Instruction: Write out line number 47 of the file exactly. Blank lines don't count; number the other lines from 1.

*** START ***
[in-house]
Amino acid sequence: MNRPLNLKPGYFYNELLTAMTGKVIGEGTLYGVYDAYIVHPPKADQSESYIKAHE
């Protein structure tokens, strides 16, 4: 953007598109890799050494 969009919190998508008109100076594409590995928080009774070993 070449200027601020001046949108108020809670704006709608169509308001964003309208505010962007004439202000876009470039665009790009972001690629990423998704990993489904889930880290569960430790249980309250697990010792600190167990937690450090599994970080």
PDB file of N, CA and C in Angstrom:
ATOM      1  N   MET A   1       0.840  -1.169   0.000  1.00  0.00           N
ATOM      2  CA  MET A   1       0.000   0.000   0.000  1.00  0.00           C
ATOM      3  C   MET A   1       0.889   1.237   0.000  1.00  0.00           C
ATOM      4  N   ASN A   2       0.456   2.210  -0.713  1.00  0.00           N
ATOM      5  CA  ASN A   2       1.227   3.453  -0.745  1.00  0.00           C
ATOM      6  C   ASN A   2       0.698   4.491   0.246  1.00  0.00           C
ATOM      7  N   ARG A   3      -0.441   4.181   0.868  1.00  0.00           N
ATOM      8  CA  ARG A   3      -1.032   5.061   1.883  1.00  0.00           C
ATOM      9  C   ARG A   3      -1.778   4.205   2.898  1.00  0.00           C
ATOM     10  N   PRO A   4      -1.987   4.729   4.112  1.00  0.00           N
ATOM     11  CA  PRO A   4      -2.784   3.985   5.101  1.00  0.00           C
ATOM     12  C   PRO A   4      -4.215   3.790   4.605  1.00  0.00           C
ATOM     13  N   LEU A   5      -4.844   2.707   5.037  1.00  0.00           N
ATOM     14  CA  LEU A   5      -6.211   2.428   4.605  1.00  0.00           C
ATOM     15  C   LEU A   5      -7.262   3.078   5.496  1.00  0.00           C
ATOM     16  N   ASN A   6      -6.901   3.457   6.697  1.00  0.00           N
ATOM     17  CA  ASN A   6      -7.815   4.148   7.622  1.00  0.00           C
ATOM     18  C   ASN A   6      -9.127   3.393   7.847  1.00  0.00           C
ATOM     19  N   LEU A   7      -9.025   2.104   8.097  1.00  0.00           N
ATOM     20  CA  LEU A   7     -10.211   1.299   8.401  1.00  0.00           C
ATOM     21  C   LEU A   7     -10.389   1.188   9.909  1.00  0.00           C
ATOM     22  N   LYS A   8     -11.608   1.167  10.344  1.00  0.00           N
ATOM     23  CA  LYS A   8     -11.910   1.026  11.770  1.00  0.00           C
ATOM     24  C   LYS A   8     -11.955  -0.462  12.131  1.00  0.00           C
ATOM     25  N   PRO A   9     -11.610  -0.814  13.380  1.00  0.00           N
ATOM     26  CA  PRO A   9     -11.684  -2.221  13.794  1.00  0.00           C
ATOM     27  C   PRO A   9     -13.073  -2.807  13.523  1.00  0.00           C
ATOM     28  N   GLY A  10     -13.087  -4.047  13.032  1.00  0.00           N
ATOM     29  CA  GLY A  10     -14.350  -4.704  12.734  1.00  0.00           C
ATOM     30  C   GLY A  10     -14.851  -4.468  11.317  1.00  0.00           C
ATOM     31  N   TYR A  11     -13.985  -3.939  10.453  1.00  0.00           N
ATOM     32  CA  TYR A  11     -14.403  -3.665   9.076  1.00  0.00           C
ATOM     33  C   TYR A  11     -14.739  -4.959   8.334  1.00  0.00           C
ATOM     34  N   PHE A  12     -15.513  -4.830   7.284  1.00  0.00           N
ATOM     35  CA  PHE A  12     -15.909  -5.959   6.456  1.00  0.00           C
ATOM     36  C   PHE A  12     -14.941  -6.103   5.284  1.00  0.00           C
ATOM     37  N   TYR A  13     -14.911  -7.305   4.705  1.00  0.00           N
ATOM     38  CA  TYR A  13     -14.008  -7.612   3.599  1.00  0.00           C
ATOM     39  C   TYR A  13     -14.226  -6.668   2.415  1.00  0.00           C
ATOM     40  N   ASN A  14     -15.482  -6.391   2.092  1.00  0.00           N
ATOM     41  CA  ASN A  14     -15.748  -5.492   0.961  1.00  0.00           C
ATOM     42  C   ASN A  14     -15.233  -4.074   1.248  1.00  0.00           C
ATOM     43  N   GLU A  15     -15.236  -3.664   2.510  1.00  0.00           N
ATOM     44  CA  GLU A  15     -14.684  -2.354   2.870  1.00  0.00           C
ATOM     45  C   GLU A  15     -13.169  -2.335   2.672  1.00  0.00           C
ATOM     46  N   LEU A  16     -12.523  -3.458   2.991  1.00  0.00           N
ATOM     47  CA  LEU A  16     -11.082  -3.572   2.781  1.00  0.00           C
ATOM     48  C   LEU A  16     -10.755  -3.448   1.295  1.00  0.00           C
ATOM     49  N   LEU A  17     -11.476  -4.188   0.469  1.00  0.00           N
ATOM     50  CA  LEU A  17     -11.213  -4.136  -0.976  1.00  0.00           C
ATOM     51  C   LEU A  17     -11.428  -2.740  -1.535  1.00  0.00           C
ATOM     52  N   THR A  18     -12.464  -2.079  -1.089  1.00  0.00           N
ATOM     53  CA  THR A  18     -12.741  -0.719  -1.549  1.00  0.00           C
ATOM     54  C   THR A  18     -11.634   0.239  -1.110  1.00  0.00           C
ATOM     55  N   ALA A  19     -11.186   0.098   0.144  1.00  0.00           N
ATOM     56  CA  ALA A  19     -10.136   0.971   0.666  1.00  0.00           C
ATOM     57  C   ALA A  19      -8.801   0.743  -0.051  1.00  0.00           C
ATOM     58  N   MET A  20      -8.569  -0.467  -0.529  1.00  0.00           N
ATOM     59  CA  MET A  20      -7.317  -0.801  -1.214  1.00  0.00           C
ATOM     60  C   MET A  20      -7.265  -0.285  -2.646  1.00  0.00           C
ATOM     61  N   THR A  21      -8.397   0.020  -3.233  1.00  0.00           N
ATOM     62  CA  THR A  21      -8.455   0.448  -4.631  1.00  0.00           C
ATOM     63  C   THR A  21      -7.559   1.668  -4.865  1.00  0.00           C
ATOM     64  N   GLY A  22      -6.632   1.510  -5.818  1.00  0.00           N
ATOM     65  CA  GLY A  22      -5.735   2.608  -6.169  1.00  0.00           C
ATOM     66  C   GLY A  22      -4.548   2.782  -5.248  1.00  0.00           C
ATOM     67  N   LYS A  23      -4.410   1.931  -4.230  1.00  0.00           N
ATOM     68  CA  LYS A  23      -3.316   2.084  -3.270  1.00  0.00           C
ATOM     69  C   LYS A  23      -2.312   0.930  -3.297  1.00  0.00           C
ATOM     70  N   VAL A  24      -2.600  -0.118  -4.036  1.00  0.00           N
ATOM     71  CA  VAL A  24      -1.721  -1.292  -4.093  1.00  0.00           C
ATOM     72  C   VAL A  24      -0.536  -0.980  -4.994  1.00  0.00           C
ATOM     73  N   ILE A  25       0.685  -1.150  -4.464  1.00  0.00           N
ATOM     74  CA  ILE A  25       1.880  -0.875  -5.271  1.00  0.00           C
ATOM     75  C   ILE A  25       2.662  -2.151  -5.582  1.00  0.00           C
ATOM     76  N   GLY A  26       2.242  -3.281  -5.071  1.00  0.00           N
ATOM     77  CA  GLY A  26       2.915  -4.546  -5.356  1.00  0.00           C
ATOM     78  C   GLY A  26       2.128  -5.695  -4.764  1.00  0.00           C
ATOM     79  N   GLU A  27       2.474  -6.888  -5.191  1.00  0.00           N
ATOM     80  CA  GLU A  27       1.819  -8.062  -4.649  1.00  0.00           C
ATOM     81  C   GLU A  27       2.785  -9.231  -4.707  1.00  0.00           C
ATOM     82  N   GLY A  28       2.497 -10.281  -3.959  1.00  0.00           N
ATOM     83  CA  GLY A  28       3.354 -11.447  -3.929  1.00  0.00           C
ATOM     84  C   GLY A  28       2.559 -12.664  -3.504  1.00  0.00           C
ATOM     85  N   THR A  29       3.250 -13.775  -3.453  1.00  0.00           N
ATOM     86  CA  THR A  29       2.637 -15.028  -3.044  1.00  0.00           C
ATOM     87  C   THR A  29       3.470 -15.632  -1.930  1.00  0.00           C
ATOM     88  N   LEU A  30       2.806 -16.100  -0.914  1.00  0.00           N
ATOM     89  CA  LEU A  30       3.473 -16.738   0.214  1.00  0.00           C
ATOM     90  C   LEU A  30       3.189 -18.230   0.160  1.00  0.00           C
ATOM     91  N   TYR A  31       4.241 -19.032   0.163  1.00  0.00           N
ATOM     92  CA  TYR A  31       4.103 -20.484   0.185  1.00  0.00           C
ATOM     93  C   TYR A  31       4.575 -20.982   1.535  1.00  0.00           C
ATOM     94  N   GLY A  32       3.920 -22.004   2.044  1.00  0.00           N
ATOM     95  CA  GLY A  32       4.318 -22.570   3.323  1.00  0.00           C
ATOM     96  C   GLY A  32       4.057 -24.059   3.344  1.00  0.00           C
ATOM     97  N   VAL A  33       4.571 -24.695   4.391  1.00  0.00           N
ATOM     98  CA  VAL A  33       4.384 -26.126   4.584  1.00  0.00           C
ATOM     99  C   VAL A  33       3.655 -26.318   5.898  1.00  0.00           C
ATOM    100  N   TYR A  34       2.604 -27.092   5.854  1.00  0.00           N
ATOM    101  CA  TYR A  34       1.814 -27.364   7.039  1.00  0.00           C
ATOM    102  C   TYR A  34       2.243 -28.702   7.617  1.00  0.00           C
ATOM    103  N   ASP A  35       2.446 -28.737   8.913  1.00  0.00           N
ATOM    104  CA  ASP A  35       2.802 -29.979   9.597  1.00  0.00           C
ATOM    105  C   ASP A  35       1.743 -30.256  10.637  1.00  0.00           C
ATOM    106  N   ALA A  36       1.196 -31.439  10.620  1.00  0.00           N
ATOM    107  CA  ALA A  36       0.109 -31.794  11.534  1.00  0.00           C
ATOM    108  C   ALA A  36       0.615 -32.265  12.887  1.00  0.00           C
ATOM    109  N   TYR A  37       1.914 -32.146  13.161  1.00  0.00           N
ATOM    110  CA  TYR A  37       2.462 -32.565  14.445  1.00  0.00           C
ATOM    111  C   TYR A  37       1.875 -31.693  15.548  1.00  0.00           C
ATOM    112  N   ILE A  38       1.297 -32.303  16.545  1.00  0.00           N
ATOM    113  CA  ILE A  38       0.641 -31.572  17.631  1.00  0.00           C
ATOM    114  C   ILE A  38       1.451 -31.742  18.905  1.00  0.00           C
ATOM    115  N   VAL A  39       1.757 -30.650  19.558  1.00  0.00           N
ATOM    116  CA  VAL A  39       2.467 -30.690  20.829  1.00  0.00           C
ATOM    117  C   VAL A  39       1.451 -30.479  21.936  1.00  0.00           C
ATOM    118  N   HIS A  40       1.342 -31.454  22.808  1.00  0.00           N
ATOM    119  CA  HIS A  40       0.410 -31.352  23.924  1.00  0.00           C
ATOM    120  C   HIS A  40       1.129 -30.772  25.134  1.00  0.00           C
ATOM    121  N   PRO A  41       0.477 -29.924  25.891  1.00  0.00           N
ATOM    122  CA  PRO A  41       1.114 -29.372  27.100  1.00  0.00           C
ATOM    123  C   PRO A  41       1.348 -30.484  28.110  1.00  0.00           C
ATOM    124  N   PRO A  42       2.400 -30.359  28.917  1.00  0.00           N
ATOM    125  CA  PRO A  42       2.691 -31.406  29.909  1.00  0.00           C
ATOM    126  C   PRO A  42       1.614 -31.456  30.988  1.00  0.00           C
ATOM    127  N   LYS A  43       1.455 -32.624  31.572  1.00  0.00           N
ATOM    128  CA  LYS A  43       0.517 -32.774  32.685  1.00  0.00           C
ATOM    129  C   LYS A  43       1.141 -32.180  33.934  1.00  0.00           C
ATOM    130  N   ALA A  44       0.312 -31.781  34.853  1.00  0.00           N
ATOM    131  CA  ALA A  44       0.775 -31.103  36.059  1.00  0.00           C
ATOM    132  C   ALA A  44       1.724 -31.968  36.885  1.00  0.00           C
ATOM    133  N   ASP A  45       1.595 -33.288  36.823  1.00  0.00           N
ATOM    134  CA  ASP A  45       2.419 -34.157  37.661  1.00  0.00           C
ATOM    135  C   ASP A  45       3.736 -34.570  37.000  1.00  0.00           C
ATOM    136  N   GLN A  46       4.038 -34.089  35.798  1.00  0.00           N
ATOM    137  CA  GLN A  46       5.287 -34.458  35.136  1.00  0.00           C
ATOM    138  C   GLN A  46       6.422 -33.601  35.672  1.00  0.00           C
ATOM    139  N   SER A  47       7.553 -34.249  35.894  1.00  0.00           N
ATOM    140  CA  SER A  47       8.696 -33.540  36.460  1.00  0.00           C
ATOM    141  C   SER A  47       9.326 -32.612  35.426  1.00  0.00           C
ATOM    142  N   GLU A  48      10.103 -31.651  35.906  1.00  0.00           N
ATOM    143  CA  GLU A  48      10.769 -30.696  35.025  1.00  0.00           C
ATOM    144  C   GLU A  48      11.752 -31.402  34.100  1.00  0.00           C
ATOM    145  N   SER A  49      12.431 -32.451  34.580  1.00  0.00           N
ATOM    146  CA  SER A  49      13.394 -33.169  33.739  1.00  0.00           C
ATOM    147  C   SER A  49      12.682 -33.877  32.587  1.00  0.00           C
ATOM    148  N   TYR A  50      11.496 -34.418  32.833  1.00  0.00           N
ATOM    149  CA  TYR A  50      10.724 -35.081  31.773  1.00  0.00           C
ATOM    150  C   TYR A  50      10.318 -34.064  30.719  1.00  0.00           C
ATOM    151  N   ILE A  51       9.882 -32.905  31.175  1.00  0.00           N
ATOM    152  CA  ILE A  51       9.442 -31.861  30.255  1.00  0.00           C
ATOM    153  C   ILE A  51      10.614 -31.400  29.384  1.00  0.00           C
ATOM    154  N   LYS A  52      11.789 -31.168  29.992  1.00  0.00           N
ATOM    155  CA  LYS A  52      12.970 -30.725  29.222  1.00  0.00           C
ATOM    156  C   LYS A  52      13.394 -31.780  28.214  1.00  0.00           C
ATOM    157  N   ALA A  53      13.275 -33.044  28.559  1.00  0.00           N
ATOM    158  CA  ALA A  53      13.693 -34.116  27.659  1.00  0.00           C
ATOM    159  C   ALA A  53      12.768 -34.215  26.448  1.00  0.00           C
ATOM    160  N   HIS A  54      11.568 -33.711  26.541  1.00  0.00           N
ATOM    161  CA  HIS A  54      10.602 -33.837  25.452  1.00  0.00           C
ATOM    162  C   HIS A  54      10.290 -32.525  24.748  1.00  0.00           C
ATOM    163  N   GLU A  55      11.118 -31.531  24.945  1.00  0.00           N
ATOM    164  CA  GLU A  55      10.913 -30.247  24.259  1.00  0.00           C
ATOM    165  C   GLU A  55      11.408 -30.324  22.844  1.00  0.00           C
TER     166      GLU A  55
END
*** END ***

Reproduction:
ATOM     43  N   GLU A  15     -15.236  -3.664   2.510  1.00  0.00           N